Vote now for Best of Detroit 2021

Wednesday, July 7, 1999


Posted By on Wed, Jul 7, 1999 at 12:00 AM

Drummer Joe Chambers made a name for himself during the ’60s by laying down the rhythmic landscape for such jazz musicians as Freddie Hubbard and Bobby Hutcherson. As a mainstay on the jazz scene, Chambers has only put out two albums under his own name. This small output doesn’t adequately capture the breadth of his talent or diminish his stellar musicianship. In fact, he has crafted a style of playing that’s minimalistic and unlike the other drummers of his generation. He caresses the drums instead of attacking them. His unique approach shines brilliantly on this new album.

Mirrors opens with "Tu-Way-Pock-E-Way," which is named after a group of African-Americans who play in the big New Orleans Mardi Gras parade. It has the feel of a traditional New Orleans funeral march when it starts out melancholic, but by the end the tempo has changed and the tune has a more joyous quality. Saxophonist Vincent Herring and pianist Mulgrew Miller make this number hit home with their solos. They flow and floor, and Chambers is right behind them providing a frame for their beautiful playing.

Chambers turns the title tune, "Mirrors," from a ballad to a midswing number. Here, trumpeter Eddie Henderson shows why he’s an expert lyricist as he blows with tonal clarity and precision. The chemistry throughout is tight and the musicians don’t waste time trying to outblow each other. Chambers adds two pop tunes to the album – "Lady in My Life" and "Come Back to Me" – on which he moves from drums to vibes and we get to hear his musical alter-ego: On the drums, his licks are soft like a tap dancer, but on the vibes he plays with color and alacrity.

Mirrors embodies the essential pieces that make an engaging jazz record. The improvisation is intelligible, the solos slamming and Chambers doesn’t overplay his sidemen. It works because he’s an unselfish leader who prefers to function behind the scenes.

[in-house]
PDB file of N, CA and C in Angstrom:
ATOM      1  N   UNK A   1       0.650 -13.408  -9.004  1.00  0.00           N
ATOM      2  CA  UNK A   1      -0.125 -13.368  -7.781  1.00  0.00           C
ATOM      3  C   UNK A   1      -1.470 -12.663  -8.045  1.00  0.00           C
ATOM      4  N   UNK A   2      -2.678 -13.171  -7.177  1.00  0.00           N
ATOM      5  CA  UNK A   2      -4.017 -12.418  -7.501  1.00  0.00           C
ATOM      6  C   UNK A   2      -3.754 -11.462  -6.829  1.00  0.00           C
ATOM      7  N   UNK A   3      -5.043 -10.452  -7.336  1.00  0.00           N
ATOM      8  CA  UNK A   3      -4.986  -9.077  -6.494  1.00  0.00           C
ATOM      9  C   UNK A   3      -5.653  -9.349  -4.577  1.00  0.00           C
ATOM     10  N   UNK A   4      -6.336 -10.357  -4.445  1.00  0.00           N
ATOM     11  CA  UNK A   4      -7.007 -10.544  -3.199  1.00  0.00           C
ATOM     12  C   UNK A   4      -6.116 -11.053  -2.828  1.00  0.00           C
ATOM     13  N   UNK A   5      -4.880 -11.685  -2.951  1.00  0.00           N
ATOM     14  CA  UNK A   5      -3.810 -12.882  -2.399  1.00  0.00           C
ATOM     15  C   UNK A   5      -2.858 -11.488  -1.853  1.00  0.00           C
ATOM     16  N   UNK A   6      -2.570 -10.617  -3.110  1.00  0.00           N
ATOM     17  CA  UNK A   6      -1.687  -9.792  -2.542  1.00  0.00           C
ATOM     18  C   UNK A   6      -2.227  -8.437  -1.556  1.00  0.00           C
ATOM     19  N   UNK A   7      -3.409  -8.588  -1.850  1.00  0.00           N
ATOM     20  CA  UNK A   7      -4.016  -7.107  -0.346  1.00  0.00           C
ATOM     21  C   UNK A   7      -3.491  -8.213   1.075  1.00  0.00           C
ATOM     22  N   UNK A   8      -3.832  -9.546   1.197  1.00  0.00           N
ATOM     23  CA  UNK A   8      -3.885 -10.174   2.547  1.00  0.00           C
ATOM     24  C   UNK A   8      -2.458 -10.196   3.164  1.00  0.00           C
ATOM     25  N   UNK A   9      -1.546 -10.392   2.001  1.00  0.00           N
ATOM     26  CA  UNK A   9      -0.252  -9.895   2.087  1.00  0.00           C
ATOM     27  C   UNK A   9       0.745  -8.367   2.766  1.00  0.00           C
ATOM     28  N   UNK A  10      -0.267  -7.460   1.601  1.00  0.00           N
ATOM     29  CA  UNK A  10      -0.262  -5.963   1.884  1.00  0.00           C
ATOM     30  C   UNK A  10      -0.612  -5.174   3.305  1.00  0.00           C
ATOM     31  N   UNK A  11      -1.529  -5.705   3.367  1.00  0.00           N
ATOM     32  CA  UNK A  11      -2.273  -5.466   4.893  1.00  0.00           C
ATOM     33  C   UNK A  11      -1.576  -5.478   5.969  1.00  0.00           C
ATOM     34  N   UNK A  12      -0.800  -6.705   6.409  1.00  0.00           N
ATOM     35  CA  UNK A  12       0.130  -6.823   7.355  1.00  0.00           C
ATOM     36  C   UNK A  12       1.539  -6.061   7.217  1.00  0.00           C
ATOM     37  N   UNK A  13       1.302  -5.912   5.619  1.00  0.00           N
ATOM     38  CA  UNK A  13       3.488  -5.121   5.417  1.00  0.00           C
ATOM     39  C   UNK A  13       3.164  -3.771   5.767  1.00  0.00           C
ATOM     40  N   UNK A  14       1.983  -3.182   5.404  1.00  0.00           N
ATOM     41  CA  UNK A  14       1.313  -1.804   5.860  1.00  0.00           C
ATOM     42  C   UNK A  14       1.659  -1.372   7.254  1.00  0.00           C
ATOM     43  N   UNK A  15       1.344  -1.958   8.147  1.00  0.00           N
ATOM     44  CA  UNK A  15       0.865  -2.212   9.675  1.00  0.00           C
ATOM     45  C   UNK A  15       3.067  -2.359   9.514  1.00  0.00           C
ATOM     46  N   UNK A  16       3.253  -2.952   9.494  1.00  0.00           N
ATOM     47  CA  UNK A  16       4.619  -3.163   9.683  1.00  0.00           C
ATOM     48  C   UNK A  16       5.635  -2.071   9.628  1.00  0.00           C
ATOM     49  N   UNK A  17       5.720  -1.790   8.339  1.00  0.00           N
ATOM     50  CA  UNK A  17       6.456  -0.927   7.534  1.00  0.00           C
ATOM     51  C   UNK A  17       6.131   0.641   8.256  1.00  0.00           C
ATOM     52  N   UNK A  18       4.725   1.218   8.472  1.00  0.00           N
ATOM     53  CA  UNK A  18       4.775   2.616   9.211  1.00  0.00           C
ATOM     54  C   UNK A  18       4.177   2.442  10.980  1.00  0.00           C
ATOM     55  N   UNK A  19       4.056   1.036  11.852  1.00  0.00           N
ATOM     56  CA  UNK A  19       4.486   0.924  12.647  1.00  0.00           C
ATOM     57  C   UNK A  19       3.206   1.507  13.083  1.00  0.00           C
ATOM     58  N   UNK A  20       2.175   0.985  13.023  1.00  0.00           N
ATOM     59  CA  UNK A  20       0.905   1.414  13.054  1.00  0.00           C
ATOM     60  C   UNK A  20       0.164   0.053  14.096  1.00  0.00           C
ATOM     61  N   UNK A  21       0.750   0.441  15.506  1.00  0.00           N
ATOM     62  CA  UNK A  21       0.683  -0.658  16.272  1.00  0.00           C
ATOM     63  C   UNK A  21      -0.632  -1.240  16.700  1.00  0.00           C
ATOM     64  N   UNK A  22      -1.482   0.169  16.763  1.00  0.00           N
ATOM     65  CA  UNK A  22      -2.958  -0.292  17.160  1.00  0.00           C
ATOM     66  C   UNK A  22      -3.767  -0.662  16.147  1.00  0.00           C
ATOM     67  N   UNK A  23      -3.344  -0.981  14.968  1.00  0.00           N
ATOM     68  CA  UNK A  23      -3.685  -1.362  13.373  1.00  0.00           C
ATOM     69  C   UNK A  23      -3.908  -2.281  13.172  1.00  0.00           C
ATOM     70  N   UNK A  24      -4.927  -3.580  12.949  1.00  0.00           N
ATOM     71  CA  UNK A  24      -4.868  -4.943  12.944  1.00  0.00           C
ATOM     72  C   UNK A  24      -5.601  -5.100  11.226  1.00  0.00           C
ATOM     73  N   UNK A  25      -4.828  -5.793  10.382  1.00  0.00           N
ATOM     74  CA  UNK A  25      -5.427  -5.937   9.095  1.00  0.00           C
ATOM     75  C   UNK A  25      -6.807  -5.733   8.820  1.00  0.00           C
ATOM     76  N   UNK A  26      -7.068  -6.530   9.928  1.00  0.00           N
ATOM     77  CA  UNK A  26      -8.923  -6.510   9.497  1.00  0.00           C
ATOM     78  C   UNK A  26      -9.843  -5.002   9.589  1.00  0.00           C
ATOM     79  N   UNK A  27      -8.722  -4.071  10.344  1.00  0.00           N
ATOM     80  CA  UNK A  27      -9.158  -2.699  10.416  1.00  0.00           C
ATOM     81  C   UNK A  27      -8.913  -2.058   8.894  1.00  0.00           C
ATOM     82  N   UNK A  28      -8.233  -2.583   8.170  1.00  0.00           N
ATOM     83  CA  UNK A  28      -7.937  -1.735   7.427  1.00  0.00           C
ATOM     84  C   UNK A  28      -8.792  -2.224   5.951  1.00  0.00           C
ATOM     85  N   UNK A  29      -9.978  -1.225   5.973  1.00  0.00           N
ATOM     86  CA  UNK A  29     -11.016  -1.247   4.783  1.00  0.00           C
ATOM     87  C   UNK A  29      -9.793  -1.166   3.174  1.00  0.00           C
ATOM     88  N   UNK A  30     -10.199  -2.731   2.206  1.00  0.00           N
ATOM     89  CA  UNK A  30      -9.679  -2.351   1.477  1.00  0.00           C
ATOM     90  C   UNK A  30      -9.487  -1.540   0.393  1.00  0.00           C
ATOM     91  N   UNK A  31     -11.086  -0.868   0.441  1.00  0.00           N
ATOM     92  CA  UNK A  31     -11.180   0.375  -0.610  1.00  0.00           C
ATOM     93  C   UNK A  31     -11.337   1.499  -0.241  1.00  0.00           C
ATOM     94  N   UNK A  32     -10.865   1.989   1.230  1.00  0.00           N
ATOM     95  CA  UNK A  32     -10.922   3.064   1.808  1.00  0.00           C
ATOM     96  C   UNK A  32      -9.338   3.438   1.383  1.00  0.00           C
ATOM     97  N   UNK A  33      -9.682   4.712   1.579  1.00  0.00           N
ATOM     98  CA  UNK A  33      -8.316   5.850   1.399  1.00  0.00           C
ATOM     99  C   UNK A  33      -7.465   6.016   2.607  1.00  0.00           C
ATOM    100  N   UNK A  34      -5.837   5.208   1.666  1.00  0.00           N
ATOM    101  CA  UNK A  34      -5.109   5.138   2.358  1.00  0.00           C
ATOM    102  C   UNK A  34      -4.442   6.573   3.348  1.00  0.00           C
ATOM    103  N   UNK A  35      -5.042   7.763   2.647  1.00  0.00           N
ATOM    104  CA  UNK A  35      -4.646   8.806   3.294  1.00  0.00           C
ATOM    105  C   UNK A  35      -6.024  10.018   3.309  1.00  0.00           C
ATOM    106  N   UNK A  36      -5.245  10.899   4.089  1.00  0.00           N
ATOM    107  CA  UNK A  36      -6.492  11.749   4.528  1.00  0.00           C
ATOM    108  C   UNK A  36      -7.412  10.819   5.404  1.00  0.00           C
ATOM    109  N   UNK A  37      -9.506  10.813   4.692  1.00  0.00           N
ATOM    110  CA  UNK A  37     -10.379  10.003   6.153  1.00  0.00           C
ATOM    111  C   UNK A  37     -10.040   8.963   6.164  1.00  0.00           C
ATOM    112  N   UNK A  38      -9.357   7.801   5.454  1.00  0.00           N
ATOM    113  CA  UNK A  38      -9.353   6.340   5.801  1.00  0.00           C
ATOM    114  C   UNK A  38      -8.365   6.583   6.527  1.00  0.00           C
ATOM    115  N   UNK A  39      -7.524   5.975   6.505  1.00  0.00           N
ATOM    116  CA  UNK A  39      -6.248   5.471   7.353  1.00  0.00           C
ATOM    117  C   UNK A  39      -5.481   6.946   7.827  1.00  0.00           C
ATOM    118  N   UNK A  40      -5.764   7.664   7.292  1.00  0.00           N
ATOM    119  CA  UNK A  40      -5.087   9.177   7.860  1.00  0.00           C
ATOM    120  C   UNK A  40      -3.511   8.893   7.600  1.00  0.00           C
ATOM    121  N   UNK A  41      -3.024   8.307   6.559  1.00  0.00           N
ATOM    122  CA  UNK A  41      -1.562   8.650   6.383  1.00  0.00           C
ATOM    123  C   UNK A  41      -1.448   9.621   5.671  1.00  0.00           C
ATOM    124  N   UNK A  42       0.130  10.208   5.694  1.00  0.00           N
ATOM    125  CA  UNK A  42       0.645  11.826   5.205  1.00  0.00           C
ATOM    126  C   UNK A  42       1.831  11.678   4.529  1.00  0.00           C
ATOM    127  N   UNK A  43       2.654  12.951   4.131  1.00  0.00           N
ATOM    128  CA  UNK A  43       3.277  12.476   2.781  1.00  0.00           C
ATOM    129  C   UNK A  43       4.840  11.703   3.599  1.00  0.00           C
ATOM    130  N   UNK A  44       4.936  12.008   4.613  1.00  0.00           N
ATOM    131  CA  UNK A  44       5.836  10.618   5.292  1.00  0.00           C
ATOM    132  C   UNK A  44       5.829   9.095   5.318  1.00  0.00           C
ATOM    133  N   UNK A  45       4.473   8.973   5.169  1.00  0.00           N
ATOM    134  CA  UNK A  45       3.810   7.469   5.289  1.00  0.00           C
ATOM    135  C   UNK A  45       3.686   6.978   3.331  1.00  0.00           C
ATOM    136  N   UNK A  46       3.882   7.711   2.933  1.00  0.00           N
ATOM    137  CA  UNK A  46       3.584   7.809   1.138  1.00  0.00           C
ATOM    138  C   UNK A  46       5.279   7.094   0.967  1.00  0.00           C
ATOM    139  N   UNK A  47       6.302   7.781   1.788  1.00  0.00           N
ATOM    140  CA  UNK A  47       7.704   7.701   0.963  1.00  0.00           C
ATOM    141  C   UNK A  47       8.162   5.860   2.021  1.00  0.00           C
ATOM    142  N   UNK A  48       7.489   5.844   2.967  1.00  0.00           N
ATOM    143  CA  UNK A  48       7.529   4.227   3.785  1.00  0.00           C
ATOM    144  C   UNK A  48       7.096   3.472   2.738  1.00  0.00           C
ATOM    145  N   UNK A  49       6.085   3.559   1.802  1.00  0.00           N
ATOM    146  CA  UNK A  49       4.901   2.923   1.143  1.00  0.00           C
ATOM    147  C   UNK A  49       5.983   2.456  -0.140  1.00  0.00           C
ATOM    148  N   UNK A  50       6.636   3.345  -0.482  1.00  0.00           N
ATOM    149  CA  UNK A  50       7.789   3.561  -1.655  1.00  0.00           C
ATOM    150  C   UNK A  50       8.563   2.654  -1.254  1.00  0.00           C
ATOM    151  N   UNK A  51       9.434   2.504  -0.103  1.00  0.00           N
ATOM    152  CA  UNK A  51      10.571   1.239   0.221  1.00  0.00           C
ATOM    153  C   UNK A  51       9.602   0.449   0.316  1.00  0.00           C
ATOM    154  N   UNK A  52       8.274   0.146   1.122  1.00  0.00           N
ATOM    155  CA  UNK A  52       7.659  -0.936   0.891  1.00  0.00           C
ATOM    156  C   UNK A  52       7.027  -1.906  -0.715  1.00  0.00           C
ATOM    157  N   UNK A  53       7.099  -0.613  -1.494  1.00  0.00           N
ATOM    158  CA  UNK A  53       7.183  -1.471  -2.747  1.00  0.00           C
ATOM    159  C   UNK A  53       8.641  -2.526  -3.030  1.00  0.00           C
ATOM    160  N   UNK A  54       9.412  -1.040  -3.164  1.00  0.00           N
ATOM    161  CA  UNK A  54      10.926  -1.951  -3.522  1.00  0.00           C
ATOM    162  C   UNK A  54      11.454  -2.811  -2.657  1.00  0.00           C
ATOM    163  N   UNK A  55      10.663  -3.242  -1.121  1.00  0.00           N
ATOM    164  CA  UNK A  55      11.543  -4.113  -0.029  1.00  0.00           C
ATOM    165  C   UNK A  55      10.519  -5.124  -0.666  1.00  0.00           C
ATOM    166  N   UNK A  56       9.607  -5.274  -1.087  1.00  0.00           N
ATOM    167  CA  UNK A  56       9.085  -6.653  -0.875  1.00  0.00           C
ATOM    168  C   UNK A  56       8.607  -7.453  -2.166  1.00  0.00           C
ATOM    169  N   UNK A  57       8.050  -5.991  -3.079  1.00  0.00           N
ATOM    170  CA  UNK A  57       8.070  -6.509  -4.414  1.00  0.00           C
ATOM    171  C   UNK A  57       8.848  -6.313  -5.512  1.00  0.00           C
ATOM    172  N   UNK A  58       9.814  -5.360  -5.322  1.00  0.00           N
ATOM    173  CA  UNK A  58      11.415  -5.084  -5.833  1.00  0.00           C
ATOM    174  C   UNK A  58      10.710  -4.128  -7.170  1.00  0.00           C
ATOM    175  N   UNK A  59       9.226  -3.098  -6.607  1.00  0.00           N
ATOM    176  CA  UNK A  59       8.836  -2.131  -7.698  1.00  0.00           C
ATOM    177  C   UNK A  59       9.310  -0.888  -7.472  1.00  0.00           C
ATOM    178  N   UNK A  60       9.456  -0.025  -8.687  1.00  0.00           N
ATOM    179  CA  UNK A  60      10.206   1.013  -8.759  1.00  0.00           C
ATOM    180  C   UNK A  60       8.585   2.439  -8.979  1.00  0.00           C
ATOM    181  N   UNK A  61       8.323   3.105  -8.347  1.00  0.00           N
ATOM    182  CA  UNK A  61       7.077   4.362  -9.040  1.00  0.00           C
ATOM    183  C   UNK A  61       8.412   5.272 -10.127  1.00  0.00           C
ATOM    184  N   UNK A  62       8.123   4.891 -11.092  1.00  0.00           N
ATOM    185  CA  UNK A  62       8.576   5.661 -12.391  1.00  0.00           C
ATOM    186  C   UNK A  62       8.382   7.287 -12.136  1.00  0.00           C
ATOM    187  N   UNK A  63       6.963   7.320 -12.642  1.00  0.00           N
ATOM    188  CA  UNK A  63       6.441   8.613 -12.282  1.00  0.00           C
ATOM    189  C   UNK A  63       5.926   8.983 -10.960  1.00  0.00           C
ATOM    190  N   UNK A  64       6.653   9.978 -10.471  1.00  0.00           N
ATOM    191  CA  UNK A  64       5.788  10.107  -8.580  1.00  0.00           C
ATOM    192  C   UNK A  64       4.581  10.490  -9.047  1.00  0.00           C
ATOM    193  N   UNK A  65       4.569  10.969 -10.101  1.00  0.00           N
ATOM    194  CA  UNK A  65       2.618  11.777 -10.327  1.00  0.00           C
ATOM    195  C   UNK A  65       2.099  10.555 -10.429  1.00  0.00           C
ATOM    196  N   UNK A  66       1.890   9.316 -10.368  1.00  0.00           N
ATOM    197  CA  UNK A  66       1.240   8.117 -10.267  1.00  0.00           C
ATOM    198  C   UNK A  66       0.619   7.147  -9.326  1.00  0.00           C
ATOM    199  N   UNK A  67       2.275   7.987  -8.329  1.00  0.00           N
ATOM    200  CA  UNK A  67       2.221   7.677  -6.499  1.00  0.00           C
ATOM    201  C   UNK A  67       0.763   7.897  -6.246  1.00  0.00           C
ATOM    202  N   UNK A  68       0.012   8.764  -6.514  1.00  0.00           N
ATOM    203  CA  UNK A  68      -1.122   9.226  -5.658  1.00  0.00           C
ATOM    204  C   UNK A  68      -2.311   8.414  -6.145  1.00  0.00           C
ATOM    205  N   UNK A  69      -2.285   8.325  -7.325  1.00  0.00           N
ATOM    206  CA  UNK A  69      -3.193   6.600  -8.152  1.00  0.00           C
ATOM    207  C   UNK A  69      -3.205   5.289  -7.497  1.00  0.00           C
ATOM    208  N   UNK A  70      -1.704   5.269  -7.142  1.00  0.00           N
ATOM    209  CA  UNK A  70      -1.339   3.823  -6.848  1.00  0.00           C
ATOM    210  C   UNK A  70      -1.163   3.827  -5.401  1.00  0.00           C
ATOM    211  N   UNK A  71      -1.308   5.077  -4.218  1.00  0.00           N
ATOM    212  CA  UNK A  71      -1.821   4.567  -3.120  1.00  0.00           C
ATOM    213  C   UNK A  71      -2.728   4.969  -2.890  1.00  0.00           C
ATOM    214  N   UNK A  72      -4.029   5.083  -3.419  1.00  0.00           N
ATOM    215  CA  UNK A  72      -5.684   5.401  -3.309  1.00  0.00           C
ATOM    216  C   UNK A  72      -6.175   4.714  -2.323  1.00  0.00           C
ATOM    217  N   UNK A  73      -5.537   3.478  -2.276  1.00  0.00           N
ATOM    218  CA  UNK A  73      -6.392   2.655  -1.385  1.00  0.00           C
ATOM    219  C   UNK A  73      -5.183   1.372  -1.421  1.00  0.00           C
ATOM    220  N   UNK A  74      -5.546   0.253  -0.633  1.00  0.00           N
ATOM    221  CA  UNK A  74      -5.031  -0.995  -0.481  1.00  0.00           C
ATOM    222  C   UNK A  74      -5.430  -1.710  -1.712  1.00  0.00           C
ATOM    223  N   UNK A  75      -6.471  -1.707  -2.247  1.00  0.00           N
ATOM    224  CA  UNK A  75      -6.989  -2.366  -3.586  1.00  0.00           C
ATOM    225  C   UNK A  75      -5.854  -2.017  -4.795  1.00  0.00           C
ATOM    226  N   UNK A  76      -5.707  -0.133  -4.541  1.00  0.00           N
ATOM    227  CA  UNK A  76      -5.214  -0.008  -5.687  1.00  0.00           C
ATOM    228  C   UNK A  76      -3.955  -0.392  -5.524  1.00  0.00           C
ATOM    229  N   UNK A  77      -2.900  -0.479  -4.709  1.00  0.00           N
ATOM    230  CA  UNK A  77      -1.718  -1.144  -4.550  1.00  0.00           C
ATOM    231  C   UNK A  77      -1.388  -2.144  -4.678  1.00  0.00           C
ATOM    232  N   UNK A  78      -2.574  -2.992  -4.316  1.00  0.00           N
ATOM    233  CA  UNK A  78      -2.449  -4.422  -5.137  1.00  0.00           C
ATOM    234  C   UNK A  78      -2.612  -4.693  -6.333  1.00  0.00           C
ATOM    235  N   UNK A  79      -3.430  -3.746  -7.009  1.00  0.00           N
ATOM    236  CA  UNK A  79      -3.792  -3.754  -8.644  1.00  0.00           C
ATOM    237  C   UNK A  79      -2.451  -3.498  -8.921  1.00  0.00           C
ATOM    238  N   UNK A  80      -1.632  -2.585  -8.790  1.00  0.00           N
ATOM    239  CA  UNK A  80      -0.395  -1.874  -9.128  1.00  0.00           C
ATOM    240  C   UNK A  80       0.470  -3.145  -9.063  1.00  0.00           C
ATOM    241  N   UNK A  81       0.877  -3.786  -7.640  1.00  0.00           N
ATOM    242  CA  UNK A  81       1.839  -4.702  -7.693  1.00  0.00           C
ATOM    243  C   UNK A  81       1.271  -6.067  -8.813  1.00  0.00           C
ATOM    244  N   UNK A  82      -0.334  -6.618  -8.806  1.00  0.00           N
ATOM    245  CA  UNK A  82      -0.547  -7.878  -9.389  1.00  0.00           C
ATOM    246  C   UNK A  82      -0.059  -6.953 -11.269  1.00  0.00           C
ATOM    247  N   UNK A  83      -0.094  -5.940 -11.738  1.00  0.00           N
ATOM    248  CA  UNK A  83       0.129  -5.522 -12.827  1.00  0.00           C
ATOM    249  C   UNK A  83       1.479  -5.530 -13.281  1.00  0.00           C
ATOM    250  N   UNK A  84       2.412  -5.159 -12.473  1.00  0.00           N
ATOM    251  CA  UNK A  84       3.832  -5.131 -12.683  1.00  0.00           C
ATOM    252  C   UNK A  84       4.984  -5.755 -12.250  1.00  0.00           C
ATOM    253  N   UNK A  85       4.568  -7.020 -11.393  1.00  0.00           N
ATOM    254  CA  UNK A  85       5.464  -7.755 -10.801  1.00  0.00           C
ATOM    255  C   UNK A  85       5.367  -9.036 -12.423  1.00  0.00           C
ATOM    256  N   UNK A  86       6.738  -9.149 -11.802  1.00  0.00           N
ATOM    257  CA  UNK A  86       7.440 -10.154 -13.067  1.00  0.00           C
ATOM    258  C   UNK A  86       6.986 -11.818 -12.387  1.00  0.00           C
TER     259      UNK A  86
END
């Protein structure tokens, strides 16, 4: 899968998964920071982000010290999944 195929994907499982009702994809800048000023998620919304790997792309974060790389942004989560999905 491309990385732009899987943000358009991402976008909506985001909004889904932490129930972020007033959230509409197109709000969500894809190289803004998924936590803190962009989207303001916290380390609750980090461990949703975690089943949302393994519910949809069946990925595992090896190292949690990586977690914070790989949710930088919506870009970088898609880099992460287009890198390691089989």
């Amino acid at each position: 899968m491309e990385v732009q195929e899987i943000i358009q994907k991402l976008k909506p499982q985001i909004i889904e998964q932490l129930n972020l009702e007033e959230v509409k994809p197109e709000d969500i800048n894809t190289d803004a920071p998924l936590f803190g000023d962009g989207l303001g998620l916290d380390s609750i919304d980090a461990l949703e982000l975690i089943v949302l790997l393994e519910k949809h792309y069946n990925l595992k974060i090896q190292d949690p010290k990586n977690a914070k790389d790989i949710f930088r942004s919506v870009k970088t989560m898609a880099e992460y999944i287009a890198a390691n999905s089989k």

We welcome readers to submit letters regarding articles and content in Detroit Metro Times. Letters should be a minimum of 150 words, refer to content that has appeared on Detroit Metro Times, and must include the writer's full name, address, and phone number for verification purposes. No attachments will be considered. Writers of letters selected for publication will be notified via email. Letters may be edited and shortened for space.

Email us at

Support Local Journalism.
Join the Detroit Metro Times Press Club

Local journalism is information. Information is power. And we believe everyone deserves access to accurate independent coverage of their community and state. Our readers helped us continue this coverage in 2020, and we are so grateful for the support.

Help us keep this coverage going in 2021. Whether it's a one-time acknowledgement of this article or an ongoing membership pledge, your support goes to local-based reporting from our small but mighty team.

Join the Metro Times Press Club for as little as $5 a month.

More by Charles L. Latimer

Read the Digital Print Issue

October 13, 2021

View more issues


Never miss a beat

Sign Up Now

Subscribe now to get the latest news delivered right to your inbox.

Best Things to Do In Detroit

© 2021 Detroit Metro Times - Contact Us

Website powered by Foundation